Director Ava Duvernay brings us the story of Dr. Martin Luther King Jr. and his collaborators during a specific period in the civil rights struggle. Never told before on film and with an extraordinary cast, the movie’s theme is as relevant today as in the 1960s.
David Oyelowo takes the difficult role of playing Dr. King convincingly and the other cast members support him in a memorable way, however is the story behind Selma that really impacts the viewer. Besides the fight for equality, we also watch the humanity and vulnerability of a leader whose intention and vision never faltered while encountering great obstacles and personal suffering. The details are painfully intrusive, revealing Martin’s alleged affairs, the FBI’s surveillance of all his activities even inside his most sacred place, home, and also his courage when facing President Johnson (Tom Wilkinson).
Although his personality and leadership is central to the story, this is not a MLK biopic, but rather, a brief inside look at all the participants in one of the most definitive moments in American history.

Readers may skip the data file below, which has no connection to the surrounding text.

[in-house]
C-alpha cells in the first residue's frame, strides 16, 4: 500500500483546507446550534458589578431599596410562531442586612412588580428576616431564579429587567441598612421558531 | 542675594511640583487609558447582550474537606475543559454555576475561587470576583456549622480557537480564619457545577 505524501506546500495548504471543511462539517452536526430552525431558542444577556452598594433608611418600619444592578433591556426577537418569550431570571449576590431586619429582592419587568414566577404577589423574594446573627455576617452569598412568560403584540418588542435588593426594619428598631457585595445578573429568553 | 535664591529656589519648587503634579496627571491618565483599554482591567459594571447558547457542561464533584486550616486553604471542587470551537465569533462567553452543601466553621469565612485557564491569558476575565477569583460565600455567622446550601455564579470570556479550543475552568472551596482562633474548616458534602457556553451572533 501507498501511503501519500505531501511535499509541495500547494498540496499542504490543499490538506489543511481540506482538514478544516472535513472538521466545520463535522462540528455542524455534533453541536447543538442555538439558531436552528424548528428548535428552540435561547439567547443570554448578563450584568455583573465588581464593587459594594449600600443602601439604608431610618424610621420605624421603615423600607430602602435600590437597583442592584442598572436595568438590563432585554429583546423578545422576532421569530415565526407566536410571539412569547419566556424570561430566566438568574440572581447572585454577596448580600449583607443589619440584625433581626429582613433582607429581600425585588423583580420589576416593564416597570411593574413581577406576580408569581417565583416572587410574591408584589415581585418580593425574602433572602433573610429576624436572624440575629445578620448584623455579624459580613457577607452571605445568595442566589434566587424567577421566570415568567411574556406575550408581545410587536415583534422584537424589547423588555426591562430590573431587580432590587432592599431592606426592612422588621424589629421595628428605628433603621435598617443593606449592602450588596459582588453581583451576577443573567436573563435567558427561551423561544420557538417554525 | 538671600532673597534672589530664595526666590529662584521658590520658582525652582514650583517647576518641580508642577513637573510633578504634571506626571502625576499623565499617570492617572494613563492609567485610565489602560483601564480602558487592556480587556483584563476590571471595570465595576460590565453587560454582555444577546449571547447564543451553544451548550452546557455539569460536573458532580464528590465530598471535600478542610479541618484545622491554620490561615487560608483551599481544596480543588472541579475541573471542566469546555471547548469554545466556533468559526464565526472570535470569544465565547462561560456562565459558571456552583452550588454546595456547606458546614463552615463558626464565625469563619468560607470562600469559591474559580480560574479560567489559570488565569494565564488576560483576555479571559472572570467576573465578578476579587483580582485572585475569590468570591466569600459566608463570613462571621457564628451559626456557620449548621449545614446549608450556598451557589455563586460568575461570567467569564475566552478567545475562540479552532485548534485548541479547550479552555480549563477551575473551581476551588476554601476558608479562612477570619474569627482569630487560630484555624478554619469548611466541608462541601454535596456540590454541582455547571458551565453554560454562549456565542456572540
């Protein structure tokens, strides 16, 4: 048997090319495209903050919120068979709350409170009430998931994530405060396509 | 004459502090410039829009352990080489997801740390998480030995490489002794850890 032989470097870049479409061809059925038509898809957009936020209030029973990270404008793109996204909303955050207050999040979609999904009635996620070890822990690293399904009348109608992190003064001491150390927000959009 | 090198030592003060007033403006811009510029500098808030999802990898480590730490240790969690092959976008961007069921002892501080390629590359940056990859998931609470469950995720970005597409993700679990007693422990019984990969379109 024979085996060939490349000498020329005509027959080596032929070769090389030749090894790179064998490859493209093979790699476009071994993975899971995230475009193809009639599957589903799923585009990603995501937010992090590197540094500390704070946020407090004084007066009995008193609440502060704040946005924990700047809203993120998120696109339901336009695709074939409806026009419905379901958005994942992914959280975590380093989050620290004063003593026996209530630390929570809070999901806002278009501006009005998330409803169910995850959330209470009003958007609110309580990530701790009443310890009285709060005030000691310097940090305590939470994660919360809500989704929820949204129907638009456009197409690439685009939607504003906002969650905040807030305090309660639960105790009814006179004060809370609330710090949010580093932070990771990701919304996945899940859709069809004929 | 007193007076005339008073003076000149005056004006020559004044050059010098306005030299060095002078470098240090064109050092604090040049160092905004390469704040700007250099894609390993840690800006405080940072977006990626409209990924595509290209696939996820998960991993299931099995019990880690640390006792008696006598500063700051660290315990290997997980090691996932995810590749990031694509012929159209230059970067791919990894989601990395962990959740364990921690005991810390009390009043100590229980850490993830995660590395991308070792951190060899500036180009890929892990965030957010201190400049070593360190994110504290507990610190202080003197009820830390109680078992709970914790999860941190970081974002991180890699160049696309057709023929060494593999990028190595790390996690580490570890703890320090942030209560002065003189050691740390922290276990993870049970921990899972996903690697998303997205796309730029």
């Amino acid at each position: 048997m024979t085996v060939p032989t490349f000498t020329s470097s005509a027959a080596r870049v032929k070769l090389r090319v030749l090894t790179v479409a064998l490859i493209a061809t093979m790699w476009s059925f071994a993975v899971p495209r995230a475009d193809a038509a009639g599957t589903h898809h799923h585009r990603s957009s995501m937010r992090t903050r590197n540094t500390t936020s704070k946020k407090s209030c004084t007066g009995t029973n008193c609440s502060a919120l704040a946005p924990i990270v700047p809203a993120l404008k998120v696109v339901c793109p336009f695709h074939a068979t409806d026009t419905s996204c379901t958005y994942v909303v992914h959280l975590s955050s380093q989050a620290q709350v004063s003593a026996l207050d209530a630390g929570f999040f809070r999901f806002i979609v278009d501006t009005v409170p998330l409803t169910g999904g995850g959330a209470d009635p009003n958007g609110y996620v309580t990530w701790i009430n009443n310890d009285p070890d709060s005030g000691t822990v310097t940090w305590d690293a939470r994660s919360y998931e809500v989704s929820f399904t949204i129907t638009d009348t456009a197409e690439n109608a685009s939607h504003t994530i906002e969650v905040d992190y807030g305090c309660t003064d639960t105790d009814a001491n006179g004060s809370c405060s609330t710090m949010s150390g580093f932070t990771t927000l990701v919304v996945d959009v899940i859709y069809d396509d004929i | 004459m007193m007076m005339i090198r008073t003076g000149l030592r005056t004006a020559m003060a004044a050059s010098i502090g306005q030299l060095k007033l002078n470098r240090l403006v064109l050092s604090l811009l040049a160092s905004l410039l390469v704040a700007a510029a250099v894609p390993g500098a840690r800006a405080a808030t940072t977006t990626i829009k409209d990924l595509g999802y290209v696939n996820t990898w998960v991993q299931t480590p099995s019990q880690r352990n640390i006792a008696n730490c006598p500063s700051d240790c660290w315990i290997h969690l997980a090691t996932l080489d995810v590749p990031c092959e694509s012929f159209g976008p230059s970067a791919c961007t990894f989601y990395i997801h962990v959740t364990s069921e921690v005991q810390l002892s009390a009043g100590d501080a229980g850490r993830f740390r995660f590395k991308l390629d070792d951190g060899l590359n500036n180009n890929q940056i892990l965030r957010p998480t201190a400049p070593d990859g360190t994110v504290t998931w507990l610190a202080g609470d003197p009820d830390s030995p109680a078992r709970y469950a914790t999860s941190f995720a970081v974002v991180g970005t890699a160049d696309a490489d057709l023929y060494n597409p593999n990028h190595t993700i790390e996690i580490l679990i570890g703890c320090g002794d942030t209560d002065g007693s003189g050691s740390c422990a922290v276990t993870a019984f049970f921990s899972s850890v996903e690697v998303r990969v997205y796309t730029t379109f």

Written by Paul Web and with a touching song by Common and John Legend called Glory, Selma is one the best historical dramas recently filmed.
I would not be fair if I’d highlight only one or two of the great acting performances here. But you’ll see portrayals of historical figures that you might have not seen before: Coretta Scott King, Annie Lee Cooper, Andrew Young, Chief Wilson Baker, John Lewis, and others you might have: J. Edgar Hoover, Malcolm X. Each of them makes a complete picture of the times and people that Selma recreates.
See also directed by Ava Duvernay: 13th
See also starring David Oyelowo: Lee Daniel’s The Butler (2013), Shoot the Messenger (2006)
“In the end, we will remember not the words of our enemies, but the silence of our friends.” -MLK